Resin Hull
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By choosing 1:600 scale for the HMS Exeter, White Ensign Models has done a couple of things. For one WEM has followed in the footsteps of Airfix, the pioneering British company. Secondly and for the modeler, most importantly, the jump from 1:700 to 1:600 allows for much more detail in a kit, plus the option of waterline or full hull. The result is a product that speaks for itself. The WEM HMS Exeter, Type 42 Destroyer, is a superb model! It is large enough to pack in detail and yet small enough to be attractively priced for a resin model.

Resin Hull
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The WEM HMS Exeter is a true multi-media kit. There are only five resin pieces, which are the largest parts to the model. In addition to the almost perfect fit between the upper and lower hulls, I was immediately struck by the fact that the WEM resin parts were flawless. The parts are not "nearly flawless", not "close to flawless" but indeed they are absolutely flawless. With zero breakage, zero casting flaws and an absolute lack of any void, pinhole or otherwise anywhere on the castings, the HMS Exeter is at the pinnacle of casting quality.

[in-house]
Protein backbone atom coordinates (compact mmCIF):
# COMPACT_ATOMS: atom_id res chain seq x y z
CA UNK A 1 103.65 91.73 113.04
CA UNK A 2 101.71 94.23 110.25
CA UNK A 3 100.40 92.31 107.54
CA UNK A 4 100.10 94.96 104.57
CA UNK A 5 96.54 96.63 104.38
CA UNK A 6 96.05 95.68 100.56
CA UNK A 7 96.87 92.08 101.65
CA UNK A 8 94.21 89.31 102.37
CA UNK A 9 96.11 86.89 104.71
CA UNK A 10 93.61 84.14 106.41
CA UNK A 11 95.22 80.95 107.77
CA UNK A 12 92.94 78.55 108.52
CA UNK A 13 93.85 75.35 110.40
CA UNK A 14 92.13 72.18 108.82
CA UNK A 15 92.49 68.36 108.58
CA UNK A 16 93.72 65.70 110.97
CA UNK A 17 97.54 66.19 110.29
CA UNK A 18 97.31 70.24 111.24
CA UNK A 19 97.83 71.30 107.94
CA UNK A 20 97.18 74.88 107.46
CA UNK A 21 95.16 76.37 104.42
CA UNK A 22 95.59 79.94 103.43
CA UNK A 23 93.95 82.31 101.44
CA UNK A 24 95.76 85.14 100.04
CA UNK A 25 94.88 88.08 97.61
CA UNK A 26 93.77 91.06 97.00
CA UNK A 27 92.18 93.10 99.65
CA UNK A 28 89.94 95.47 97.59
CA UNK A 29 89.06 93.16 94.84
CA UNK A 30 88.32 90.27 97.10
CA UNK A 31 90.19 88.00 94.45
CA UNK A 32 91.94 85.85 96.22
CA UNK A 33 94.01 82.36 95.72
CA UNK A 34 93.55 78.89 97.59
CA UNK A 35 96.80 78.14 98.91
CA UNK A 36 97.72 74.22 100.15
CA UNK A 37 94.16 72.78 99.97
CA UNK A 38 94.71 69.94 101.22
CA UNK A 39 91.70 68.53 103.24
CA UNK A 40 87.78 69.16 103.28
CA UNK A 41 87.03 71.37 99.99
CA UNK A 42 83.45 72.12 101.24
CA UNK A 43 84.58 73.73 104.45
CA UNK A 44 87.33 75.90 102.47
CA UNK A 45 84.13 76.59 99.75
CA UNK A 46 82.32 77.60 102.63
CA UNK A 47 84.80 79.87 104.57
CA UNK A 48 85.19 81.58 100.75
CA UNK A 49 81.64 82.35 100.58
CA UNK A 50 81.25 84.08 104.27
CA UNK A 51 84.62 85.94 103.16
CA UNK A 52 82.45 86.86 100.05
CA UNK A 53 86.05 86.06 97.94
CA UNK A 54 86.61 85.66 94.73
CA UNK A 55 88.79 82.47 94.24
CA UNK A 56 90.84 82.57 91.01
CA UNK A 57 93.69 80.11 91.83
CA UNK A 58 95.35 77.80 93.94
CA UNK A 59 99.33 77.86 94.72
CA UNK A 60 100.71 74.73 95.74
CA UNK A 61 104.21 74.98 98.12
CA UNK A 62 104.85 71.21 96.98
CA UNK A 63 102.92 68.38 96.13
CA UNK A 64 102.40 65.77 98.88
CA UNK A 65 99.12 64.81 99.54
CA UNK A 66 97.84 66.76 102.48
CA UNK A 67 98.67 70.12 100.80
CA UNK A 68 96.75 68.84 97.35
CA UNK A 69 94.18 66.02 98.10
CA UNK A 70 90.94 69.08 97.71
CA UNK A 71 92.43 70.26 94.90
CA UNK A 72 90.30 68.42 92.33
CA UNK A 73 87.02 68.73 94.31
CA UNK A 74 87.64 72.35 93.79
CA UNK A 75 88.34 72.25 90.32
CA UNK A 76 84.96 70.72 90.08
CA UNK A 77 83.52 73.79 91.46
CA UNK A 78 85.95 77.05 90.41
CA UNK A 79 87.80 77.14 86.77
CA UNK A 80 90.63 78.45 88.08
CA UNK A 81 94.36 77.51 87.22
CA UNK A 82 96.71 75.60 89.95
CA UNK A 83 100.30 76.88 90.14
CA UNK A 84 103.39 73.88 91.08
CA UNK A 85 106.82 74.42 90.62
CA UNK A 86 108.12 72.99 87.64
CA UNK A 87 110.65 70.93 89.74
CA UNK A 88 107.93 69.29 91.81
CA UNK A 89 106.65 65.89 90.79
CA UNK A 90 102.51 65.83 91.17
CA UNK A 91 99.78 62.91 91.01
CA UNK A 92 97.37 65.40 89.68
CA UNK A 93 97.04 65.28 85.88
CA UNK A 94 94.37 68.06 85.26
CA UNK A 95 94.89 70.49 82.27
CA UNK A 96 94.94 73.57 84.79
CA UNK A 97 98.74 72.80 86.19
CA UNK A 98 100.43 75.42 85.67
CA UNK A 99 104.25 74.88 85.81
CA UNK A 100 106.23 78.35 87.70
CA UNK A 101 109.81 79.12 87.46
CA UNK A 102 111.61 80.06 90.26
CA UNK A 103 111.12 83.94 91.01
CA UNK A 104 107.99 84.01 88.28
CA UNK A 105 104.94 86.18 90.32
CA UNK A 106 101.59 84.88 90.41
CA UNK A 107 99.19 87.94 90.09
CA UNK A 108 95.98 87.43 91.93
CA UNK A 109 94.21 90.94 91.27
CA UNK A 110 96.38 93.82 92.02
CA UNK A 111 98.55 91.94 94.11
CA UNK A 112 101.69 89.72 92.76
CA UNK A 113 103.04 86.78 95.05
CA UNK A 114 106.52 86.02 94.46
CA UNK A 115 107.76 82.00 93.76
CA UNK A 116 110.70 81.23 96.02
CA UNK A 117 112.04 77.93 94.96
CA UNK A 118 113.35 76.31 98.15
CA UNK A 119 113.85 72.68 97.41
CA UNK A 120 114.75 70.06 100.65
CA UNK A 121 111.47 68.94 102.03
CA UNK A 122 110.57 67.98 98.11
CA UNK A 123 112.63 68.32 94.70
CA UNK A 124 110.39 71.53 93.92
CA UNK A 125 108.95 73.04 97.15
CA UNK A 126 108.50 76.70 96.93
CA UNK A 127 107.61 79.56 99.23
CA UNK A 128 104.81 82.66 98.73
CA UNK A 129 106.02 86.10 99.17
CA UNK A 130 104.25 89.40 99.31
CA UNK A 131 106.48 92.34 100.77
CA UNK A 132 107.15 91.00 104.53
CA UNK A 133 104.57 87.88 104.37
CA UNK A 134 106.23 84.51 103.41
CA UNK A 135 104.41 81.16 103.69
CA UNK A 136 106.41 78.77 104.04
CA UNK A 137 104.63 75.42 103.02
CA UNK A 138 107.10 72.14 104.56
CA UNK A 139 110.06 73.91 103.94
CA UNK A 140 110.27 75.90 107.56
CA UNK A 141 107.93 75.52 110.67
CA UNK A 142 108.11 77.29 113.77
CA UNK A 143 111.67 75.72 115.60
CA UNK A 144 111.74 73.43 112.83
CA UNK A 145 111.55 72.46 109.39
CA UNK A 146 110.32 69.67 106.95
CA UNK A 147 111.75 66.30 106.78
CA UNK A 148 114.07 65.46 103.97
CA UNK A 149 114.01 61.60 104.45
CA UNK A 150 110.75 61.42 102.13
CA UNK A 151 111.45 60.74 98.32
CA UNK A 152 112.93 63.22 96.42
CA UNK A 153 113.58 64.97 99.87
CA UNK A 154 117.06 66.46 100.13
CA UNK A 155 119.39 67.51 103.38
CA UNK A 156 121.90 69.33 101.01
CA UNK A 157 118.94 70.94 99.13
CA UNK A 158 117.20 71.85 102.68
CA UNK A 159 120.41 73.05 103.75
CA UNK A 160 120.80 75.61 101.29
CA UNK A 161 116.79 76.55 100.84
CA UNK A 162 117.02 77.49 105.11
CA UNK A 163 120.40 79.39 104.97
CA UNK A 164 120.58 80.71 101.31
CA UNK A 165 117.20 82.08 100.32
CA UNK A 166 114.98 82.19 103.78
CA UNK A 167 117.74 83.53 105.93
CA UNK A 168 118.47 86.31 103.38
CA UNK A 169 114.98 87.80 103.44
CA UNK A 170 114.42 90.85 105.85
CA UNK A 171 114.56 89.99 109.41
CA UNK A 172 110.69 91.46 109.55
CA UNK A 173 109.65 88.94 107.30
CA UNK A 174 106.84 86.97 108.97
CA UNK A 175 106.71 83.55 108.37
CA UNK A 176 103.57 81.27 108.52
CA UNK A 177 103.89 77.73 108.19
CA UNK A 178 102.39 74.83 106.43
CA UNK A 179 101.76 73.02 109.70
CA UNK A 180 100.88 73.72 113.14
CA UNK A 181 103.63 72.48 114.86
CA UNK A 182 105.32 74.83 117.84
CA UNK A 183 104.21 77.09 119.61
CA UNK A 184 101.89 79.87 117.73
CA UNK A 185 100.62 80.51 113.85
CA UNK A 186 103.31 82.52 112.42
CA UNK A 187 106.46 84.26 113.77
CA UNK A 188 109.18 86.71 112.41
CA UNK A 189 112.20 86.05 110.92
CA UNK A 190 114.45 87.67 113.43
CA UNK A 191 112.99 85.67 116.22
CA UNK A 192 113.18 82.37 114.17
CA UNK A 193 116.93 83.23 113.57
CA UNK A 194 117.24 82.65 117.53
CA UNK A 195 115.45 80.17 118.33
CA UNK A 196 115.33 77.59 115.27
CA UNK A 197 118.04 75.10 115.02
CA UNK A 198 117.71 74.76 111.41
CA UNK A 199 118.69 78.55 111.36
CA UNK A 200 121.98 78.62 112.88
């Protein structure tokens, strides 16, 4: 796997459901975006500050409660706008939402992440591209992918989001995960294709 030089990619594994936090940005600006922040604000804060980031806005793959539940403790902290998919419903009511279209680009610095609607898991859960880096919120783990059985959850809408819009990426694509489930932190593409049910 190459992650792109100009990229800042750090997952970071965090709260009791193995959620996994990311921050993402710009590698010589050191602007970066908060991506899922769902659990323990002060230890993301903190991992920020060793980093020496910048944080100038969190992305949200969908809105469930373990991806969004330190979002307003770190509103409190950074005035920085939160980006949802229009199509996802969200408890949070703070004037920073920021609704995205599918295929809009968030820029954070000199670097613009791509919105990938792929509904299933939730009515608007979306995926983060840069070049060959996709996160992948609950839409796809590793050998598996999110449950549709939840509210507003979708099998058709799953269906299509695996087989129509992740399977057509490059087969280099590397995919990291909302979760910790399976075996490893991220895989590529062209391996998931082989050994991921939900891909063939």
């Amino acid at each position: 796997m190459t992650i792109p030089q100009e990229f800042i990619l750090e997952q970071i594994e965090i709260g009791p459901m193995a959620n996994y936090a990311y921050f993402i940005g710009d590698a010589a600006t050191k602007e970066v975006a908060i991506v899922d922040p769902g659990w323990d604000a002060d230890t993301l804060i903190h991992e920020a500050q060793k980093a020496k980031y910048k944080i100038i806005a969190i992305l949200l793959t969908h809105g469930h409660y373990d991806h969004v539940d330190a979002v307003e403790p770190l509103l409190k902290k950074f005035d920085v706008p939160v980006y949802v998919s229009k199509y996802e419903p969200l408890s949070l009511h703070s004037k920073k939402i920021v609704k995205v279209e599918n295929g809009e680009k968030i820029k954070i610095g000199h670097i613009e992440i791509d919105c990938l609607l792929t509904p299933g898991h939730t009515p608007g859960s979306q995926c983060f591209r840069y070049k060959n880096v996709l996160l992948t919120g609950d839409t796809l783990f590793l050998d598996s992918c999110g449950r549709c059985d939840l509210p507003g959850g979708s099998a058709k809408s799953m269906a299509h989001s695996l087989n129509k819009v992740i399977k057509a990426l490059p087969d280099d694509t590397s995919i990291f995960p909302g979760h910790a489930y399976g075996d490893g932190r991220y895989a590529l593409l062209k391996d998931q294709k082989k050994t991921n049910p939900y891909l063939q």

Resin Hull
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The resin parts fit effortlessly together. As can be seen in the photographs, I dry-fitted the larger parts together. The fit was not totally perfect but came very close. The stack housing fit perfectly but I had to make a small adjustment to the bottom locator peg of the mainmast to achieve a smooth fit. A small degree of sanding on the mainmast and aft flight deck appear to be the only steps required to get a perfect fit.

Major Parts Dry Fitted
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Additionally there is almost no clean up involved with these resin parts. The only thing required would be a quick clean up along the casting seams and removal of the miniscule amount of flash/extra resin on some of the smaller fittings cast integral to the mainmast and stack housing.

Major Parts Dry Fitted
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White Metal Parts